Study concept and design: JB, EH, and UD. Data collection: JB, EH, FGDL, and UD. Statistical analysis: JB and UD. Drafting of this manuscript: JB and EH. Interpretation of the data and critical revision of the manuscript: all authors.

Conflict of Interest Statement

The institute received financial reimbursement for the time served by EH on advisory boards of Gilead Sciences. For MP, the institute received independent research support and speaker’s fees from Gilead, AbbVie, MSD, and Roche. For UD, the institute received independent research support from Gilead, AbbVie, MSD, and ViiV. The Public Health Service of Amsterdam received PrEP medication from Gilead Sciences for the Amsterdam PrEP project and participated in a Gilead-sponsored study. All other authors declare that the research was conducted in the absence of any commercial or financial relationships that could be construed as a potential conflict of interest.

Acknowledgments

The authors wish to thank the following persons for their invaluable support: all participants of the study, Annebel Tahey for the dissemination of the survey at the STI outpatient clinic of the Public Health Service of Amsterdam, Ineke Stolte for help with designing the questionnaire, and Lucy Phillips for editing this manuscript.

Funding

This project received funding from the Public Health Service of Amsterdam Research and Development Funds (grant number 16-11).

Supplementary Material

The Supplementary Material for this article can be found online at http://www.frontiersin.org/articles/10.3389/fpubh.2018.00005/full#supplementary-material.

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Keywords: HIV, pre-exposure prophylaxis, prevention, health personnel, implementation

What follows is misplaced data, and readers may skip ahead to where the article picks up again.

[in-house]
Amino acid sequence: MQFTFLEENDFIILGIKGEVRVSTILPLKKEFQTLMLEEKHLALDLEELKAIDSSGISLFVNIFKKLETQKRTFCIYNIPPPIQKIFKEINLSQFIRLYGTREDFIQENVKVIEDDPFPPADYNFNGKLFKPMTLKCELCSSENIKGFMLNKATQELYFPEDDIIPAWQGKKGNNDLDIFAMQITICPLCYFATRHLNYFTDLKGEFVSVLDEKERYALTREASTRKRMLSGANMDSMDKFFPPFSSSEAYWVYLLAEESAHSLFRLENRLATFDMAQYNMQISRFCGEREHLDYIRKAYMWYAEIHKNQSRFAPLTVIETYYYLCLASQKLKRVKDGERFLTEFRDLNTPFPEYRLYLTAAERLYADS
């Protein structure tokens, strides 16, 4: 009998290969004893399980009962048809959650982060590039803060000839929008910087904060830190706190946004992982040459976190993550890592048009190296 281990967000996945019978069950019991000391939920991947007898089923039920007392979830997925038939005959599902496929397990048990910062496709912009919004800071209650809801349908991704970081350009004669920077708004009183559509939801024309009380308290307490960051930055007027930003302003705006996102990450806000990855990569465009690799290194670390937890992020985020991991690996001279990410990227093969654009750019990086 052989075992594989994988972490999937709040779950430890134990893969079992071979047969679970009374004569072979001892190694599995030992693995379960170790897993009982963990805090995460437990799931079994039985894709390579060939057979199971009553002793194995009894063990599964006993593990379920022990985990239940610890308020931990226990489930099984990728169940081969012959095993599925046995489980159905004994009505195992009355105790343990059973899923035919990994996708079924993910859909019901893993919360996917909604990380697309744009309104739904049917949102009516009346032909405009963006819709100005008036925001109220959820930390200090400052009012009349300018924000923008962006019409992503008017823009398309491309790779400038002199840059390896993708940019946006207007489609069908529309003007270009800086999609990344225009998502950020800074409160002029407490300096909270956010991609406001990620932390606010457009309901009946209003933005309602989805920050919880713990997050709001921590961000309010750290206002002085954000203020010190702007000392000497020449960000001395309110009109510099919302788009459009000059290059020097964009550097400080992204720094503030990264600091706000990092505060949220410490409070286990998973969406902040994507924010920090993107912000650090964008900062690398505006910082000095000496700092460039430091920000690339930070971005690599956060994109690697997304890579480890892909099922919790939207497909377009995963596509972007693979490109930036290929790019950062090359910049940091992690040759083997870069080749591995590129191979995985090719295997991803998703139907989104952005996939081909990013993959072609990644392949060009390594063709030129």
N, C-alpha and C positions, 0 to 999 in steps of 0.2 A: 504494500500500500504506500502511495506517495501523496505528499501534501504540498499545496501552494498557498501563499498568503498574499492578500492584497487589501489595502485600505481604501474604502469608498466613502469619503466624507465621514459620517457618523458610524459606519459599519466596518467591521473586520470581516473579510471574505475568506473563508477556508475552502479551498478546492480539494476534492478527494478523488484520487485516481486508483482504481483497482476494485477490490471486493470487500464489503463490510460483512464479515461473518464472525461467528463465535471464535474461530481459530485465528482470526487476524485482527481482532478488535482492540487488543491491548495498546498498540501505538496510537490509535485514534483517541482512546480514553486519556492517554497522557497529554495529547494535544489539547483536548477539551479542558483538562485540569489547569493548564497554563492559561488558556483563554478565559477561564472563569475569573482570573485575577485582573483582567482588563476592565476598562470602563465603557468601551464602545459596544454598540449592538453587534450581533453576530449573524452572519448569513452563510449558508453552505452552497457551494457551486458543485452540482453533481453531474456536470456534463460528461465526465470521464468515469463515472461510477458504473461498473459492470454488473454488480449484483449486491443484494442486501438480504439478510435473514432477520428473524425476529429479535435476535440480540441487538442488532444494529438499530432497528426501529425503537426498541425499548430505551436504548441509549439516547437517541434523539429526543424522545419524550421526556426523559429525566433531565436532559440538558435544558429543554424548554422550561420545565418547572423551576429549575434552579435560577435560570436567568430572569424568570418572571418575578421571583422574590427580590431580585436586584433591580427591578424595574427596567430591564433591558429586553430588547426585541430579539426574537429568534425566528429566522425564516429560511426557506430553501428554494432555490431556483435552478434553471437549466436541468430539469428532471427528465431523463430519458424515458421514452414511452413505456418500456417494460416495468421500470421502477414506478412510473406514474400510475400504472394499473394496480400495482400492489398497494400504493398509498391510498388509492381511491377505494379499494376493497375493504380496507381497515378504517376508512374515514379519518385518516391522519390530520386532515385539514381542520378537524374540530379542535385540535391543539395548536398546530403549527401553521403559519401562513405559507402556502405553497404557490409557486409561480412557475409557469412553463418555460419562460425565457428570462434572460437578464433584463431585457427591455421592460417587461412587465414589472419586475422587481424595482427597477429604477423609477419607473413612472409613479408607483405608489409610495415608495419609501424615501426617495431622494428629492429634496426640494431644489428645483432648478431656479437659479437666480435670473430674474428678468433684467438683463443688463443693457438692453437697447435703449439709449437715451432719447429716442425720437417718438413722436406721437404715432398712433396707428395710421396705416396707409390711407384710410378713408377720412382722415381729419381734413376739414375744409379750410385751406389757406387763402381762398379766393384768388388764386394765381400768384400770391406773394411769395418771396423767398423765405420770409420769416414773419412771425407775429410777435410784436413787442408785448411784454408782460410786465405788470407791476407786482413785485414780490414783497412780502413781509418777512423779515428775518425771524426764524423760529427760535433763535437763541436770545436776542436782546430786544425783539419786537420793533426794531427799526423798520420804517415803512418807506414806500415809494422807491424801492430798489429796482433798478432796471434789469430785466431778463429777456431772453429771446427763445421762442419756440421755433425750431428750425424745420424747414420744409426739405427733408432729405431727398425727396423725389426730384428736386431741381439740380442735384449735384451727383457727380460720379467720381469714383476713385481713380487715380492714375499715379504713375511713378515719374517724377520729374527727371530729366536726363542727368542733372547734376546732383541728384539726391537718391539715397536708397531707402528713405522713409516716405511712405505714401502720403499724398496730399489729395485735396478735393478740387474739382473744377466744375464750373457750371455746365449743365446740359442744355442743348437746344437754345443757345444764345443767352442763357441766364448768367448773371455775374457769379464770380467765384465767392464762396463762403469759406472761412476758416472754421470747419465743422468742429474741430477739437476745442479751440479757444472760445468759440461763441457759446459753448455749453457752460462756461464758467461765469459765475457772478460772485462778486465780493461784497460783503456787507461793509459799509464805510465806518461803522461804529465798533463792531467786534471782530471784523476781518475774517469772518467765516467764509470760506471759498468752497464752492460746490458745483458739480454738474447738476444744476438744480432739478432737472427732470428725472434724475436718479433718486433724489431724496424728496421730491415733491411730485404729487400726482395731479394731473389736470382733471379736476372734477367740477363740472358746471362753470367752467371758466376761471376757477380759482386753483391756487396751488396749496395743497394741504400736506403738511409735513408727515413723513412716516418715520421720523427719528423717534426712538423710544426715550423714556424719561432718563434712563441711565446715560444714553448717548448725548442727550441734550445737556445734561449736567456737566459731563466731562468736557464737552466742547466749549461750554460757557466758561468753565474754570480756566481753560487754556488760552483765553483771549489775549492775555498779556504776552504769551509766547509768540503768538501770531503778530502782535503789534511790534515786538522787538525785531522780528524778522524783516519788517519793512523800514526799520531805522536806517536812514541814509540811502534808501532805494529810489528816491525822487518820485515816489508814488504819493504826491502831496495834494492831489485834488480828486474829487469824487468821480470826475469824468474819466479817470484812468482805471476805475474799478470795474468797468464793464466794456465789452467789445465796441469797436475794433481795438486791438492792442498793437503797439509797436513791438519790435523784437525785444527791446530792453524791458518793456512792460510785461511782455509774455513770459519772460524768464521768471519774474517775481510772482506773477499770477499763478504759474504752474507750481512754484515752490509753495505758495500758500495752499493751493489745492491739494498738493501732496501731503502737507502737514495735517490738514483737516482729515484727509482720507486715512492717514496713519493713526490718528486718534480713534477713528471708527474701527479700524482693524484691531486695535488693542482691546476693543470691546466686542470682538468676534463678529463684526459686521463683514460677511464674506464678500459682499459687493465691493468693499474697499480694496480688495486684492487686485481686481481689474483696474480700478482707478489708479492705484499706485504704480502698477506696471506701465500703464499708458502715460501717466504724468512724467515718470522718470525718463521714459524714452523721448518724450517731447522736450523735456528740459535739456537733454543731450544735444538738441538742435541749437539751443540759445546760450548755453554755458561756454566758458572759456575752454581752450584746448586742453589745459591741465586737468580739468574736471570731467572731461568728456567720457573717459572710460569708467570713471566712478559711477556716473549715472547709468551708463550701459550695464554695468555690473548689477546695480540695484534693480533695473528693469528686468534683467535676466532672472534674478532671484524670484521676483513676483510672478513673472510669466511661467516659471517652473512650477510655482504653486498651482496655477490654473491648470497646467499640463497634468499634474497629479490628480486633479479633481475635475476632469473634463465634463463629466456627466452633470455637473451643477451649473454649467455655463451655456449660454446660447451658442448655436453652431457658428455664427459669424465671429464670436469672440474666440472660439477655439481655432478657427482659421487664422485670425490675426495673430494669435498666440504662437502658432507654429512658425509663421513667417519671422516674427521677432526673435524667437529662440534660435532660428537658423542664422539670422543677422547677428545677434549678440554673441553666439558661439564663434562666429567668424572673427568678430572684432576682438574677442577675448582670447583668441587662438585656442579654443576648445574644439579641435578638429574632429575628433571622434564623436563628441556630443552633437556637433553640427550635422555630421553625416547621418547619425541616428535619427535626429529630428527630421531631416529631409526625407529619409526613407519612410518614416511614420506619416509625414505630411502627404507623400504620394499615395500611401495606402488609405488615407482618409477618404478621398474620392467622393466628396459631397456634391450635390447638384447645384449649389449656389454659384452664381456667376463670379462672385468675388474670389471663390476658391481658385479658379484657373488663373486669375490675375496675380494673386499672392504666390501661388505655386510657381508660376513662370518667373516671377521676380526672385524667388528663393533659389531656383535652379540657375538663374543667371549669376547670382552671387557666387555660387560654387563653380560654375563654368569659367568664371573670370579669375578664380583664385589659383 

Citation: Bil JP, Hoornenborg E, Prins M, Hogewoning A, Dias Goncalves Lima F, de Vries HJC and Davidovich U (2018) The Acceptability of Pre-Exposure Prophylaxis: Beliefs of Health-Care Professionals Working in Sexually Transmitted Infections Clinics and HIV Treatment Centers. Front. Public Health 6:5. doi: 10.3389/fpubh.2018.00005

Received: 17 November 2017; Accepted: 10 January 2018;
Published: 09 February 2018

Edited by:

John B. F. de Wit, Utrecht University, Netherlands

Reviewed by:

Anthony Santella, Hofstra University, United States
Gerjo Kok, Maastricht University, Netherlands

Copyright: © 2018 Bil, Hoornenborg, Prins, Hogewoning, Dias Goncalves Lima, de Vries and Davidovich. This is an open-access article distributed under the terms of the Creative Commons Attribution License (CC BY). The use, distribution or reproduction in other forums is permitted, provided the original author(s) and the copyright owner are credited and that the original publication in this journal is cited, in accordance with accepted academic practice. No use, distribution or reproduction is permitted which does not comply with these terms.

*Correspondence: Elske Hoornenborg, ehoornenborg@ggd.amsterdam.nl

These authors have contributed equally to this article.